Reading

imageOne of the best and most effective tools we can ever give our children is the love and gift of reading.

 Jacqueline Kennedy, former First Lady of the United States of America, once stated, “There are many little ways to enlarge your child’s world. Love of books is the best of all.”

Most parents, from the time their child is a babe, read nightly to their kids. Our local maternal & child health council department give each new parent who is on a low income an Australian book to help them in their access to good books.

 Our house is stocked with plenty of books. I have managed to source a lot of books secondhand, thus saving a lot of money. We have a great local op shop that used to have books cheap – 10 cents per book. They have now increased the price to $2 per book which is not a good saving unless it is a book you really want. My kids love their books and keep them in excellent condition.

 Katherine Paterson, an American author of children’s novels, said, “It is not enough to simply teach children to read, we need to give them something worth reading. Something that will stretch their imaginations – something that will help them make sense of their own lives and encourage them to reach out towards people whose lives are quite different from their own.”

 One of my priorities with my children has been to make sure that I have the next level of books ready for them. My role is to have them available (feed them) the books with the values I want to see developed or challenged in them.

 My daughter was an early reader. She was reading “Little House on the Prairie” in grade 1.  I had to be careful, though, that the values were appropriate in the level of books read. Since she could read books that were far advanced for her age, books often contained stories about boy/girl relationships which I didn’t approve of at that age.

 imageAfter our family returned from living in Mozambique for three months and attending a mission training school, my 8 year old daughter at the time was interested in missionaries. I found some great ones in an enticing narrative form. Janet and Geoff Benge wrote a series published under YWAM Christian Heroes Then and Now. Princess’s favourite ones have been Lillian Trasher, Gladys Aylward, George Muller, Rachel Saint, Nate Saint, Betty Greene, Hudson Taylor. In fact, I don’t think there was one in the whole series of 30+ books that Princess didn’t love. They also wrote an American History series which includes biographies about people like Thomas Edison, George Washington Carver, Abraham Lincoln, etc. My husband suggested that I buy the whole series. I was horrified initially as the expense for the total series would be approx AUD $350. What a huge amount of money. Instead, it was the best way I could have spent $350. It was a very cheap way of installing in my daughter a love of missions and a great grasp of world Christian missions. I also realise now that my son will also read the series, plus I have also loved reading them. Thus, I believe we have certainly “got our money’s worth”.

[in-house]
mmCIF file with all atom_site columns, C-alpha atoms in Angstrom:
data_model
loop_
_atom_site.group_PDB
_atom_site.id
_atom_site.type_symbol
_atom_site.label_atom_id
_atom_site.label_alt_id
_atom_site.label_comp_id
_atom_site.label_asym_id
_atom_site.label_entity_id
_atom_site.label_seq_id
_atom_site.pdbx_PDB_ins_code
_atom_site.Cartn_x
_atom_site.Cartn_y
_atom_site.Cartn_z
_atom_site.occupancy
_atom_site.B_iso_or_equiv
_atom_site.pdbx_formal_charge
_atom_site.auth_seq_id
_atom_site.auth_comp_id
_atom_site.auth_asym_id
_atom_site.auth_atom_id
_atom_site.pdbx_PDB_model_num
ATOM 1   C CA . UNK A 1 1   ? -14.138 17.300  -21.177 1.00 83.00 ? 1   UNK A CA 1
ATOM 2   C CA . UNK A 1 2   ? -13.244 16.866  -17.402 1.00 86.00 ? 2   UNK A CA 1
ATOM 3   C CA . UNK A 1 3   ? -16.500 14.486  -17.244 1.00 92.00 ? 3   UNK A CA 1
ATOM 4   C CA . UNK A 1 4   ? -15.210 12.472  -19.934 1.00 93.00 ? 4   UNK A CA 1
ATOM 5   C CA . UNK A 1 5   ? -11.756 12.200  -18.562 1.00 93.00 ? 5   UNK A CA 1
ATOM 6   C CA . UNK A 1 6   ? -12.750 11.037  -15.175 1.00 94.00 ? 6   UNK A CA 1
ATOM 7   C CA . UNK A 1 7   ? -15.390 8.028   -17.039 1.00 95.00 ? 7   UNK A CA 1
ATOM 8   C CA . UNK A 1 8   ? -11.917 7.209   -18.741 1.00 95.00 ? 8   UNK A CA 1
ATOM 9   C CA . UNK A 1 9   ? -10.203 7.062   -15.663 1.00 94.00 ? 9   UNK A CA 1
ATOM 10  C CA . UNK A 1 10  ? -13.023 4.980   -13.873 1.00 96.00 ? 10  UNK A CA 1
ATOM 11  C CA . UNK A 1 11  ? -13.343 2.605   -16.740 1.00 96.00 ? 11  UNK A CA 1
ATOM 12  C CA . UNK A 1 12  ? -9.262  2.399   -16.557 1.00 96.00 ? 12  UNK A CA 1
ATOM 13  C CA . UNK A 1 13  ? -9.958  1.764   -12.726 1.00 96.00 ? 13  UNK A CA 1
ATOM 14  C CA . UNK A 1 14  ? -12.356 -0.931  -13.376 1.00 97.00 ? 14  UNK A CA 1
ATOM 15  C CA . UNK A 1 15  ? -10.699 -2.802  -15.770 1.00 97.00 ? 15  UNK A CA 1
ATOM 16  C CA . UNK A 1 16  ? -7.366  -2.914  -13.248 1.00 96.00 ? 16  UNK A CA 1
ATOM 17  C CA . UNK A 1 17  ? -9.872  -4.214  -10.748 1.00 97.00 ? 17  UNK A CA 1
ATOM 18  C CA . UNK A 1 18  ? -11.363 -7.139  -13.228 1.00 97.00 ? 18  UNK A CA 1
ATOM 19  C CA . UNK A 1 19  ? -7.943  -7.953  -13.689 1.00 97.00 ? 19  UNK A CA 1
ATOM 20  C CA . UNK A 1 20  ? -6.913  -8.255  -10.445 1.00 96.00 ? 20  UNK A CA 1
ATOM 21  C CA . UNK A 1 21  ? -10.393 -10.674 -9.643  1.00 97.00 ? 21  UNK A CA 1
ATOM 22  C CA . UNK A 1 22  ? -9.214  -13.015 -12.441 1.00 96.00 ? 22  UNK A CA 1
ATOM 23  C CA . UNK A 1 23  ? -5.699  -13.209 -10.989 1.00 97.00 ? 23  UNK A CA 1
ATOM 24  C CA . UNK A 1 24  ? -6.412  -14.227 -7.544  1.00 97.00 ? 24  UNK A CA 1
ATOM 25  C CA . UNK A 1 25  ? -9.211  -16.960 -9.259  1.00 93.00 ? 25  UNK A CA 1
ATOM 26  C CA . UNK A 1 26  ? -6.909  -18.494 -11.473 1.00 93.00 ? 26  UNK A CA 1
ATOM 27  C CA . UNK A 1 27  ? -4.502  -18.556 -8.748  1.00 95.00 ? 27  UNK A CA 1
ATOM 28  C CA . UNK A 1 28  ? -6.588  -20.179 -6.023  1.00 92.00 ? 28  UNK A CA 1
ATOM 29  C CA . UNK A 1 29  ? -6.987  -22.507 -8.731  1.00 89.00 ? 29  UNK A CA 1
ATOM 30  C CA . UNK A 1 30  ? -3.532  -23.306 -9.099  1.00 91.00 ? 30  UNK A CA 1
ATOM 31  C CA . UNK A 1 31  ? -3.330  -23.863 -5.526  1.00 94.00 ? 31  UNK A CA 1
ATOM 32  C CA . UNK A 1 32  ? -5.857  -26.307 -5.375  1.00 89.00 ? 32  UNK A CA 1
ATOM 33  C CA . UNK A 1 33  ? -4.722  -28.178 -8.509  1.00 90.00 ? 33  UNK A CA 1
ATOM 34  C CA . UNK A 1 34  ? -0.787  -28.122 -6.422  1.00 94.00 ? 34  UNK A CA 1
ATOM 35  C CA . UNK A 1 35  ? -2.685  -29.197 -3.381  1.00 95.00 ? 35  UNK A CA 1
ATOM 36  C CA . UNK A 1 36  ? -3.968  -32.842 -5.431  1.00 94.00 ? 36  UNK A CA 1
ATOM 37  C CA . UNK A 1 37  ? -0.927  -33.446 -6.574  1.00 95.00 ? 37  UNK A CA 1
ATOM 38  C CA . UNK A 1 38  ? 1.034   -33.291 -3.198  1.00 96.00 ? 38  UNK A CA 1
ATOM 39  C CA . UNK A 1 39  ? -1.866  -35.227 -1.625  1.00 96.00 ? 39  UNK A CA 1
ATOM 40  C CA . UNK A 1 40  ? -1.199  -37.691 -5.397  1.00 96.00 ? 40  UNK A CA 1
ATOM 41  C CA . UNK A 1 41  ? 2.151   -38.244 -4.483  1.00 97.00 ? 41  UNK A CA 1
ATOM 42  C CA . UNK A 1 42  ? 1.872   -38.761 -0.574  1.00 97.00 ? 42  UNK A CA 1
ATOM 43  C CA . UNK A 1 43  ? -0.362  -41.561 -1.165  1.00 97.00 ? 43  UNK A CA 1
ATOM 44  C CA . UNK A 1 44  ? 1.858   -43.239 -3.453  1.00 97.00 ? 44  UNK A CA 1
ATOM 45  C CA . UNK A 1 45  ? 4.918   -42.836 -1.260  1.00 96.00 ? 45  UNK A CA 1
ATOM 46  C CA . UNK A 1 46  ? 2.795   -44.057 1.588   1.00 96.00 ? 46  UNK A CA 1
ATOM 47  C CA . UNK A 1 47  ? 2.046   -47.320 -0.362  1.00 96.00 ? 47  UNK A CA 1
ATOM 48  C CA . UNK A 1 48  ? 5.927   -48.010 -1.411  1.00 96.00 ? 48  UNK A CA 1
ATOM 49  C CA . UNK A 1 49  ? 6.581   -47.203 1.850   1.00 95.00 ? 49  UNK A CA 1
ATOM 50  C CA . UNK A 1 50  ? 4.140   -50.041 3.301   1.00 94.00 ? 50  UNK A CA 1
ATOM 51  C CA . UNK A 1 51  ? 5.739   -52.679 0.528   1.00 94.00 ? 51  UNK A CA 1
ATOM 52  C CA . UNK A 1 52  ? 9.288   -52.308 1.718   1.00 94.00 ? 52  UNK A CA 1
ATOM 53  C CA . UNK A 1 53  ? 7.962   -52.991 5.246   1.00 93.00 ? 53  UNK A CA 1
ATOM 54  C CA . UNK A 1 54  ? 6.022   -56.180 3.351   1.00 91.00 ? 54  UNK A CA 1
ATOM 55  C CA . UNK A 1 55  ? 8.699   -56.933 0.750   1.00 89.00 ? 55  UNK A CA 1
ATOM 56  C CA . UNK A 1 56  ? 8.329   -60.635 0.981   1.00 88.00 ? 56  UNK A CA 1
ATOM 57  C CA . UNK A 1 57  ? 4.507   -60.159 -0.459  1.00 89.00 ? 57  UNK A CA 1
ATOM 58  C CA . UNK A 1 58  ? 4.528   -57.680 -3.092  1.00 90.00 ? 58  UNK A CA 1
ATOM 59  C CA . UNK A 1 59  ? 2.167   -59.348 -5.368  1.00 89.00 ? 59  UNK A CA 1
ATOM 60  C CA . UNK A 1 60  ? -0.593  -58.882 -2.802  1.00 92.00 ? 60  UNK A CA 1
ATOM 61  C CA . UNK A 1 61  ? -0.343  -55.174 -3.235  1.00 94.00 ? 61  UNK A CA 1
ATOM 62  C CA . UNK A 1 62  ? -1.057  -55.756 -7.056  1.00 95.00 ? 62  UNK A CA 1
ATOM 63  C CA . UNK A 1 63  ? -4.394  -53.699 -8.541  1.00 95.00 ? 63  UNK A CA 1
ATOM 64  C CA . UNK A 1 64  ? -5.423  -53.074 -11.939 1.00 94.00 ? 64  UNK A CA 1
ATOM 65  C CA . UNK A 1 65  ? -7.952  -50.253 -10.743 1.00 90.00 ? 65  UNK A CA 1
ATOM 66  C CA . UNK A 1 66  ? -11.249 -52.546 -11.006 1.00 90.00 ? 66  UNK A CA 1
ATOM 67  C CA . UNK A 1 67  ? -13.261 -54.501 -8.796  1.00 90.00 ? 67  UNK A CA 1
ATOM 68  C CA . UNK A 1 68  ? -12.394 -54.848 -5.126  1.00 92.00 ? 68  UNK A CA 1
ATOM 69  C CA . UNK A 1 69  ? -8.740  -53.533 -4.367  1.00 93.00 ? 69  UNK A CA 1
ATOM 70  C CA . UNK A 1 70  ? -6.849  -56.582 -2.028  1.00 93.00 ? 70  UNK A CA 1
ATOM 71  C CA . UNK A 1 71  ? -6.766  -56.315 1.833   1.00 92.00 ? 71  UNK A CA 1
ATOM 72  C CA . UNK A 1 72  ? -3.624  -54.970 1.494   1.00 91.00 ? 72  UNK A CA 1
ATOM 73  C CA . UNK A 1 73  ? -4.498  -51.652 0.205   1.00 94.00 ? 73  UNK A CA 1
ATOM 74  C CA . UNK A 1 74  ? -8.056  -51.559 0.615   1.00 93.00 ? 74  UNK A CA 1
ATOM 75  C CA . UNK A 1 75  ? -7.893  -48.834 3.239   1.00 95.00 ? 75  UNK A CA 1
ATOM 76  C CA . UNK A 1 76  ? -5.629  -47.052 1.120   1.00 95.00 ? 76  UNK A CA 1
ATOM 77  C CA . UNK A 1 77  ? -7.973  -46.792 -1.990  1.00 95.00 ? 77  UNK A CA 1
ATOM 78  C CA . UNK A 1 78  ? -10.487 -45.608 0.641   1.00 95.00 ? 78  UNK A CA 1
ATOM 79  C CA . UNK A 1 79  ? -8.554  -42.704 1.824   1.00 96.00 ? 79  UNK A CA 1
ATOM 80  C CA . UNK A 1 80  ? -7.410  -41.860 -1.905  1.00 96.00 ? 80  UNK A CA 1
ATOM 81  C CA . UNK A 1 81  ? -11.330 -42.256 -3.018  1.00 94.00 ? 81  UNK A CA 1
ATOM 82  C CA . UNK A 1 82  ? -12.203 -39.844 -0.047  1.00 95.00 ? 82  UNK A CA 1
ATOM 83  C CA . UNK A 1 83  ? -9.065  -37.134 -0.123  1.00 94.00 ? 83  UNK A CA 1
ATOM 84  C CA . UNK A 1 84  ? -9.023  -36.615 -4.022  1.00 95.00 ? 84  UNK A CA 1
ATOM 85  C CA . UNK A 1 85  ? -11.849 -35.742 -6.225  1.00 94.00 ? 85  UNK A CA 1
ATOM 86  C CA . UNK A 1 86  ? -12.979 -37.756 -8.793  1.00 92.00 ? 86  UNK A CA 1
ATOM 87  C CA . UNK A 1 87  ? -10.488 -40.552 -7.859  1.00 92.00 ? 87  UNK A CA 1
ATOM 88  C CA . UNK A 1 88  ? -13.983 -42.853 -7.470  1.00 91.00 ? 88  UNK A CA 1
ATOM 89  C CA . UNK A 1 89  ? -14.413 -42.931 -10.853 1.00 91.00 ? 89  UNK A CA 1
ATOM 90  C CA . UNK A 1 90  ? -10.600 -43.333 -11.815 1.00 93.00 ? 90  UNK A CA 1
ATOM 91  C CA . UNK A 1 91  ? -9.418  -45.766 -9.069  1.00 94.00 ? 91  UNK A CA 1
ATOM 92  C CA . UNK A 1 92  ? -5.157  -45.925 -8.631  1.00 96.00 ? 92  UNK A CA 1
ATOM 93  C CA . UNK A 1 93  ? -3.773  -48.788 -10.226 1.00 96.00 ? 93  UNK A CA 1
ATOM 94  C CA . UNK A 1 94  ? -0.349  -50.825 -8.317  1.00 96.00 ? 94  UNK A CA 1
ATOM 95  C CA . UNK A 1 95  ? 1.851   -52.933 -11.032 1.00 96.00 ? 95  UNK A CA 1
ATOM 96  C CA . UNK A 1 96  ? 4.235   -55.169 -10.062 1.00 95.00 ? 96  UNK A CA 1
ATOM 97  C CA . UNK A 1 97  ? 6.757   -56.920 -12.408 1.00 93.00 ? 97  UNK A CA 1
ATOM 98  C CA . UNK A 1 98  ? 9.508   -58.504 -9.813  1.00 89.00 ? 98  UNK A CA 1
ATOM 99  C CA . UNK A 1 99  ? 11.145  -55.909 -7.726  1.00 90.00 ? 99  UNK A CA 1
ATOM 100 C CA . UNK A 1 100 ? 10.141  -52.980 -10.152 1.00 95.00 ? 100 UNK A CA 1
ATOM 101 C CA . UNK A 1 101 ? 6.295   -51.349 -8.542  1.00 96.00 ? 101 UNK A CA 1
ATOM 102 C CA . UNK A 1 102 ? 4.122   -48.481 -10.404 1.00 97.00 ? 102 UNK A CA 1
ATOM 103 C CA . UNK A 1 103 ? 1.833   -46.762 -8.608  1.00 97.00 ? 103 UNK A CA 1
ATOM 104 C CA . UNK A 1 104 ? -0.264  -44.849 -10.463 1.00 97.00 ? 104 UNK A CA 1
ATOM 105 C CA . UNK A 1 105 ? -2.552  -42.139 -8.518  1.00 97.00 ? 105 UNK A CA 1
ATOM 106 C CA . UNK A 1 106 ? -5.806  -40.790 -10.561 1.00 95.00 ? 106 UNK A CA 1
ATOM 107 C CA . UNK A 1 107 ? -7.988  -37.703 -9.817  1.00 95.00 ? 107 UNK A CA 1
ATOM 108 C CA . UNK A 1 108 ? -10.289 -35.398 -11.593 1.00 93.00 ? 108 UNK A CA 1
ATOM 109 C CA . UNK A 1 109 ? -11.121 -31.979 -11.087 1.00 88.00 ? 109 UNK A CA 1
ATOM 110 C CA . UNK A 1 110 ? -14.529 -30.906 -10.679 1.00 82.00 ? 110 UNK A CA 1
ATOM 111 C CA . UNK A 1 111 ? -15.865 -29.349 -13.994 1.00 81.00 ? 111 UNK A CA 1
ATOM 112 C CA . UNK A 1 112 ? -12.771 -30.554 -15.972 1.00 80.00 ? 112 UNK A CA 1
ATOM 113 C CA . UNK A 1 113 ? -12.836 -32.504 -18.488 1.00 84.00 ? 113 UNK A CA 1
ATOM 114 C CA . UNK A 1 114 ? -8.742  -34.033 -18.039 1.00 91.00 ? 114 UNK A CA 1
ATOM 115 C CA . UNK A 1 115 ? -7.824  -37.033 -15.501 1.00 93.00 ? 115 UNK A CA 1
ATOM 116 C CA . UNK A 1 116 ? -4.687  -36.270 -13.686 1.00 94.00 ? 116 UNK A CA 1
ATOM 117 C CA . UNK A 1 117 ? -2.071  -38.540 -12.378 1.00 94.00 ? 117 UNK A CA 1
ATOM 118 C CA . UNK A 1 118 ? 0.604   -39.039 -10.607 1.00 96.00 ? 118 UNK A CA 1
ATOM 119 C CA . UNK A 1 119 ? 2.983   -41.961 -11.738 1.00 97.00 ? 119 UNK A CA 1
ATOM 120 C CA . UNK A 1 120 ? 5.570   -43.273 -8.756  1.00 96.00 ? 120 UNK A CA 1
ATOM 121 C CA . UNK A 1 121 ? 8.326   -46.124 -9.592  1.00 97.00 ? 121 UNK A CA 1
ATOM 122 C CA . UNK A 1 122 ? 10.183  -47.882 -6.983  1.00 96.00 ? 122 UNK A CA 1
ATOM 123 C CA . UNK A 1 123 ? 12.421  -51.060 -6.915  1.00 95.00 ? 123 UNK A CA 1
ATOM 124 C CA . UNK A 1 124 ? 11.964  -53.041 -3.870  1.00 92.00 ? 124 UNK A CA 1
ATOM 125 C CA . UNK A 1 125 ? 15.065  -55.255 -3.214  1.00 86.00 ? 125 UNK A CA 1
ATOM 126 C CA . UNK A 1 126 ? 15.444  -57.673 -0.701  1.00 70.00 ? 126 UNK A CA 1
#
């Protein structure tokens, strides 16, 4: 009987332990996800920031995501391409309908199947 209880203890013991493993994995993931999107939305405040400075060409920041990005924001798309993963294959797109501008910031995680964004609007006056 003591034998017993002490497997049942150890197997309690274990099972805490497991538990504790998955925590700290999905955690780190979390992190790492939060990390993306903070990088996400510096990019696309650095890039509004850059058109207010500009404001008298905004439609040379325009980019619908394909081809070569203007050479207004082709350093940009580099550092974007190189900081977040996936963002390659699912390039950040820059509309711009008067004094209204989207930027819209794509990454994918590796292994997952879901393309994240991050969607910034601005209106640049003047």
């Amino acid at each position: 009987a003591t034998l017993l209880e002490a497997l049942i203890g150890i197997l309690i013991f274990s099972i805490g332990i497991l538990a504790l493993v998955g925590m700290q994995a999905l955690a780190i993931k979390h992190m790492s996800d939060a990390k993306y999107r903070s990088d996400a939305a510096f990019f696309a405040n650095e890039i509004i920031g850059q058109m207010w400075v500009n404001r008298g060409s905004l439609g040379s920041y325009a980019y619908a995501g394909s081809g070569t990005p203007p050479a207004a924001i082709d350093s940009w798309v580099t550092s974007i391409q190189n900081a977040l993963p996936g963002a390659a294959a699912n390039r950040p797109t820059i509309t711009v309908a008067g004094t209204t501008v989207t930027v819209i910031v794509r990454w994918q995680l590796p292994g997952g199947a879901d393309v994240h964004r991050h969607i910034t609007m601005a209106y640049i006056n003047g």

Interestingly, about six months later, we received a newsletter from missionary friends who were travelling up the Amazon River. Their newsletter included the names of the places where they travelled through and stopped. Princess was so excited as she recognised the names from when she had read about Rachel Saint, Nate Saint and Betty Greene.

 imageOne of the downfalls of having a child read competently early on is that my daughter preferred to go to bed of a night and read to herself as that was a lot quicker. It also meant that she missed out on important parent/daughter time. Last year I realised this so I sourced a number of books  about people who have done extraordinary things. We started with “Running Pink”, Megan Norris’ account of Deborah De William’s inspiring story of an 18,000 kilometre run around Australia raising money for a cure for cancer. This lady had previously walked around Australia raising money for Kids Helpline. Deborah actually ran a huge number of miles with broken bones in her foot. We would take it in turns reading a chapter to each other every night. It is amazing the positive effect on our relationship that this had plus also the opportunity to discuss pertinent issues that came up.

 Our next book was “Swimming to Antartica” about Lynne Cox. This was very inspiring as Princess had just commenced swimming squad training. Lynne’s courage, her determination and her ability to endure despite obstacles were excellent life skills to read about.

 Princess’s all time favourite is “Soul Surfer”, Bethany Hamilton’s story. Bethany is one of Princess’s heroes and is such a great positive role model.

 imageThe books we have chosen as the next to read are: “True Spirit”, Jessica Watson’s solo non supported around the world sailing trip as a 16 year old, Nick Vujicic “Life without Limits”, and Anh Do’s book, “The Happiest Refugee”. First though, we are going to read Alex & Brett Harris’ “Do Hard Things”.

I once heard John Maxwell, a Leadership Guru from America, once explain why he didn’t give his kids pocket money. Instead he paid them to read leadership books. He finished by stating, “Not that I have anything against garbage truck drivers & if that is your kid’s calling in life then go for it, but if you want your kids to be garbage collectors, pay them to take out the trash. If you want them to be leaders, pay them to read leadership books & expose them to leadership opportunities.” Just a thought?

 What values are you wanting to instil in your kids at the moment? Thus, what materials are you sourcing for them to read?

 All these books are available by clicking on http://www.bookdepository.com/?a_aid=raisingworld

 

 

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